truth about the Iran-contra scandal quickly ended. The
deceptive testimony of senior officials, such as Defense
Secretary Caspar Weinberger and Secretary of State George
Shultz, was accepted with the same lack of skepticism as the
pre-scandal denials had been.
No Story Here
In fall 1987, when the congressional report was issued, Evan
Thomas told me that Newsweek's New York headquarters didn't
want a story at all and that I was not even to read the report.
I read it anyway and wheedled a one-page story despite New
In 1988, my efforts to explode George Bush's bald assertion that
he was "out of the loop" on Iran-contra met similar editorial
hostility. So, too, did my discovery that CIA director William
Casey had mounted a large-scale domestic propaganda operation
aimed at the American public, despite legal prohibitions on CIA
One day, Thomas pulled me aside and whispered that Parker was
furious with me after he had attended a dinner at Richard
Holbrooke's house where Bush's national security aide Donald
Gregg had spent the evening denouncing my work.
When Oliver North went on trial in 1989, Thomas passed on word
from New York that Newsweek had decided that North's trial was
not a news story and that we would not cover it. I protested
the absurdity of this wishful thinking on Maynard Parker's part.
I argued that virtually every other news organization considered
North's trial a news story, even if Newsweek didn't.
Though barred from covering the trial, I arranged daily
transcripts, which were dropped off at my house by a messenger
who arrived at about 11 p.m. each night. From the transcripts,
I was able to break several significant stories showing
higher-level administration involvement. But my enterprise only
deepened my hole at Newsweek.
By early 1990, Thomas told me that Parker would begin shouting
whenever my name was mentioned and that my presence had become
disruptive to the magazine. Realizing that there was no way to
win this battle, I agreed to leave. It was also clear by then
that the hope for uncovering an honest history of the
Reagan-Bush era -- at least within the mainstream media -- was
over. To a disturbing degree, the Washington news media had
become an adversary to truth.
A Weapon Against Truth
In the following years, Parker and Thomas would continue using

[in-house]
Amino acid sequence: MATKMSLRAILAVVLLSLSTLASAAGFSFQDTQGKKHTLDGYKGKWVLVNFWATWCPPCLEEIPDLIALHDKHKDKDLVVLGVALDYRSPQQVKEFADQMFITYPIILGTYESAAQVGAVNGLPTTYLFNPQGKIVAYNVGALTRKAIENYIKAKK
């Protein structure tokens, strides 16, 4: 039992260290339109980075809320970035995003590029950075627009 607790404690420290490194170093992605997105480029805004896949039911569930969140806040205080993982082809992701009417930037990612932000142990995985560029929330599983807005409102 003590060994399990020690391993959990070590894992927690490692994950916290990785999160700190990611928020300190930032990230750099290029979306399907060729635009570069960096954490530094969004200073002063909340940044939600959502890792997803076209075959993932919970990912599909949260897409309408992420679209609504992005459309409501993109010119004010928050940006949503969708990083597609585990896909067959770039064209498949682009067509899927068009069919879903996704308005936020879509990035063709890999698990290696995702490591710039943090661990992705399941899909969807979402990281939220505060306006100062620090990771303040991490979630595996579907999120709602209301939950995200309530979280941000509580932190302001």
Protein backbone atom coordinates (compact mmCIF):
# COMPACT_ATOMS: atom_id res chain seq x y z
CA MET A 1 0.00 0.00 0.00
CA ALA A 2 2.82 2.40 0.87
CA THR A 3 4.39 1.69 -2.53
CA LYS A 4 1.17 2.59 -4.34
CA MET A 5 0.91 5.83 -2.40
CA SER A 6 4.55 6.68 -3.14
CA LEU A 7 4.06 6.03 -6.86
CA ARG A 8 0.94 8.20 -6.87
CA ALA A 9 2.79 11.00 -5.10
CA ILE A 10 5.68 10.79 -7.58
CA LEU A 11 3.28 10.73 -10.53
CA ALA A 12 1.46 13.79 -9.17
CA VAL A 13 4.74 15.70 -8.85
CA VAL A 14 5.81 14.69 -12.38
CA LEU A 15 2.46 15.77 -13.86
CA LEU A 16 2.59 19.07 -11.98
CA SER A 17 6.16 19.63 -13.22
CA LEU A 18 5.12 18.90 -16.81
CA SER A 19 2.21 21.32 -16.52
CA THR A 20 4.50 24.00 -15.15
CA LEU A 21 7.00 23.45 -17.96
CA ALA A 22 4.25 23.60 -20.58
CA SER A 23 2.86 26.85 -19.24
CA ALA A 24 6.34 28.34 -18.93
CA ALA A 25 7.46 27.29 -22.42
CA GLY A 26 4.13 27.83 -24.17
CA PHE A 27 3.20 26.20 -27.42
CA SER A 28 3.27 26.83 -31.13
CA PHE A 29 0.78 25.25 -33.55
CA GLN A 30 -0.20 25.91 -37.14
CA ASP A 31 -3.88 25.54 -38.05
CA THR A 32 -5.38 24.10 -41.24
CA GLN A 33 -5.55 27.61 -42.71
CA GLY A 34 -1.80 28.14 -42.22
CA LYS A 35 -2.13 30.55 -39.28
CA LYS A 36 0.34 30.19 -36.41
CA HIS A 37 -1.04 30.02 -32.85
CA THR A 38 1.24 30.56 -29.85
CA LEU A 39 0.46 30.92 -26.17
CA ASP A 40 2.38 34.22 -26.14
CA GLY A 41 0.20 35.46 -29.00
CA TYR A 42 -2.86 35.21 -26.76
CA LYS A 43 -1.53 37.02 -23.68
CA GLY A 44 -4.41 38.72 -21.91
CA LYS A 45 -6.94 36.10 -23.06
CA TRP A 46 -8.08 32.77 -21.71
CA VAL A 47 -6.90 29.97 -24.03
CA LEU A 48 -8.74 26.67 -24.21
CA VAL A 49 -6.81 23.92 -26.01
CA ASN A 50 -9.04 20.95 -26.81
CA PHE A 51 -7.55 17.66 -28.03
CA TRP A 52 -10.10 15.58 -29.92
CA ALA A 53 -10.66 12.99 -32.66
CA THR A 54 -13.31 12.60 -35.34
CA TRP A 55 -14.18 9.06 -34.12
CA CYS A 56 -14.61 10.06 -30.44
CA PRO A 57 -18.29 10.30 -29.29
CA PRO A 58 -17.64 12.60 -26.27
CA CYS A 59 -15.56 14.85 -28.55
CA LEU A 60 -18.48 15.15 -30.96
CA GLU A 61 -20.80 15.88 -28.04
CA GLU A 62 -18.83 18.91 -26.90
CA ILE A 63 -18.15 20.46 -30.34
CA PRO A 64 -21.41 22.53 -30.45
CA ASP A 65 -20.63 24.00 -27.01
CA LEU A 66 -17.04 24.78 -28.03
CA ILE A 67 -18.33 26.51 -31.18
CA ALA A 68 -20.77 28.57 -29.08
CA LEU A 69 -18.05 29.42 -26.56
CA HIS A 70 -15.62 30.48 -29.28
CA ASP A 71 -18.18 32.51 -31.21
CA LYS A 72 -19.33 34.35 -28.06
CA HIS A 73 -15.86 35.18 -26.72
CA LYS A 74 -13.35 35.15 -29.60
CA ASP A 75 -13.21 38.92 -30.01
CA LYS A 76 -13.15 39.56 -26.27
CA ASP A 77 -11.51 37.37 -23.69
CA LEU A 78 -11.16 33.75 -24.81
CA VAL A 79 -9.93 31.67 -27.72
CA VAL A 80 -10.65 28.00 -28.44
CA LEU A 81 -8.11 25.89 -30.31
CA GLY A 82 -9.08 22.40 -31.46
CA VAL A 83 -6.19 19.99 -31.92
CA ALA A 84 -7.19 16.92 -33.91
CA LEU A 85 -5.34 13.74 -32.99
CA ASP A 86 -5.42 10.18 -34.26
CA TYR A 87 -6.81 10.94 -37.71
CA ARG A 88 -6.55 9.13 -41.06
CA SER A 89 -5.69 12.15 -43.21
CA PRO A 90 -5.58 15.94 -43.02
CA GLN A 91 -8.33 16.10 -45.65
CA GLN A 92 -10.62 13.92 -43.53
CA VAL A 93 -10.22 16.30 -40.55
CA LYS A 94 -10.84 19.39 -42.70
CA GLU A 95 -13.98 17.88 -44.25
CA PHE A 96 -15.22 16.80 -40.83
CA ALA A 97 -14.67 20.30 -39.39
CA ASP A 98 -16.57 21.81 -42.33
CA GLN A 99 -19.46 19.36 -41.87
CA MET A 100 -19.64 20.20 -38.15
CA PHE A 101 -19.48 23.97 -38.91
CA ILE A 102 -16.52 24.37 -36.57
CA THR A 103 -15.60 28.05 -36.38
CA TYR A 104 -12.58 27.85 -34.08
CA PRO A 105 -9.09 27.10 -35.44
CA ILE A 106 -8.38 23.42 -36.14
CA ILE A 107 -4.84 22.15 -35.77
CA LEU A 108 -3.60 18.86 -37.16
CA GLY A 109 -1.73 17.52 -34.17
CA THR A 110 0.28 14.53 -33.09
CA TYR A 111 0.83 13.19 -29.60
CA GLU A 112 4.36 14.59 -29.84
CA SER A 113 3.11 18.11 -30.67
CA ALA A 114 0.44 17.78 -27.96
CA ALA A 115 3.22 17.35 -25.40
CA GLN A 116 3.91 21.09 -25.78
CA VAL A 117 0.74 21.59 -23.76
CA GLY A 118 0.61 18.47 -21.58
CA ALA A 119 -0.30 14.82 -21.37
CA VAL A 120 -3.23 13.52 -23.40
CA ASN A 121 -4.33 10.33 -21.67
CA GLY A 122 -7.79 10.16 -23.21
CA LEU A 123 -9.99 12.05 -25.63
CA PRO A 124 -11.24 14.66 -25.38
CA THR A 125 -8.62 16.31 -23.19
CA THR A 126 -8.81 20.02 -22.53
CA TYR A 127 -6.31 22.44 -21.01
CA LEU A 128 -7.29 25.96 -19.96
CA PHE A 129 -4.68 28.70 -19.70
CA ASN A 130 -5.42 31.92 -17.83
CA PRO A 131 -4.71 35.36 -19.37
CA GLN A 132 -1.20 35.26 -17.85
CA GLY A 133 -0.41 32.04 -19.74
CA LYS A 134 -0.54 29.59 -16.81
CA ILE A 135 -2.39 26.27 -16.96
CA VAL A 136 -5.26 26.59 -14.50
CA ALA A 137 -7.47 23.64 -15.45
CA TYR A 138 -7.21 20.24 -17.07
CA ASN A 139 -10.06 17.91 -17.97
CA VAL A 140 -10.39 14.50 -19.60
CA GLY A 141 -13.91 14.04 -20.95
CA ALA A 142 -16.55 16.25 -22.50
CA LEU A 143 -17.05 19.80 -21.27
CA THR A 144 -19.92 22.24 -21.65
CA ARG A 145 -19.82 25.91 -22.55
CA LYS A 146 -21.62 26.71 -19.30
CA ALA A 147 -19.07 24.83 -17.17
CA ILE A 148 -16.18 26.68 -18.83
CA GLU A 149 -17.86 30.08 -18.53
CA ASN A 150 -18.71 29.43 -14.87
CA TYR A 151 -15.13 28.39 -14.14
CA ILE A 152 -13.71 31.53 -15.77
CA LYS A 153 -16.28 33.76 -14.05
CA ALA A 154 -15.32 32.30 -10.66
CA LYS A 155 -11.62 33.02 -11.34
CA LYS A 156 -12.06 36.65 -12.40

Newsweek to attack those who challenged the conventional
wisdom. In fall 1991, for instance, there was a chance for a
serious examination of the long-standing October Surprise
allegations -- suspicions that Casey had disrupted President
Carter's Iran-hostage talks in 1980 to help Reagan win the White
But Newsweek along with another elite publication, The New
Republic, wrote matching cover stories, denouncing the October
Surprise allegations as a "myth." Both magazines relied on
identical misreadings of documents in London to construct an
alibi for Casey on a key weekend in late July when he allegedly
met with an Iranian emissary in Madrid. Newsweek and The New
Republic insisted the Madrid meeting could not have happened
because Casey had arrived in London for a historical conference.
Inside Newsweek, reporter Craig Unger objected to the
magazine's construction of the alibi. "It was the most
dishonest thing that I've been through in my life in
journalism," said Unger, who had been a reporter for 20 years
and is now editor of Boston magazine. But Unger's protest was
overridden by Thomas and Parker. Newsweek's nasty October
Surprise debunking derailed plans for a thorough Senate inquiry
and destroyed chances for a fair writing of that history.
It would pass almost unnoticed in 1992 that the London alibi
collapsed when Americans who had attended the London historical
conference testified that Casey had arrived a day late, leaving
time for the Madrid meeting. Newsweek never acknowledged its
error -- and the October Surprise story remained categorized as
Getting a Life
Like any hypocritical institution, however, Newsweek suddenly
can turn principled with a vengeance. In May 1996, the magazine
planned to expose Adm. Jeremy Boorda for having worn a "V" on a
Vietnam War service ribbon when there was some question as to
whether he was entitled. As Evan Thomas and another Newsweek
journalist headed to Boorda's house for the confrontation, the
admiral committed suicide. After the tragedy, Newsweek
defended its news judgment and its journalistic duty to the
Truth, however, was less important, again, when columnist Joe
Klein was reaping millions of dollars from the mystery over who
was the "anonymous" author of the anti-Clinton novel Primary
Colors. After confiding his secret authorship to Maynard
Parker, Klein publicly and emphatically denied writing the book.
When Newsweek joined in the speculation about the book's
author, Parker knowingly allowed false stories to be published
in the magazine.
When Klein's authorship was finally exposed, neither Klein nor
Parker were apologetic about their deception. Klein compared
his lucrative lie to a journalist protecting a source and Parker
urged those offended by a news organization willfully publishing
falsehoods to "get a life."
Klein's only meaningful punishment was meted out by CBS News,
which forced him to resign as a commentator. Newsweek told
Klein to apologize to his colleagues and take some extra time
for vacation. There is no indication that Maynard Parker
suffered any punishment at all.
(c) Copyright 1996 -- Please Do Not Re-Post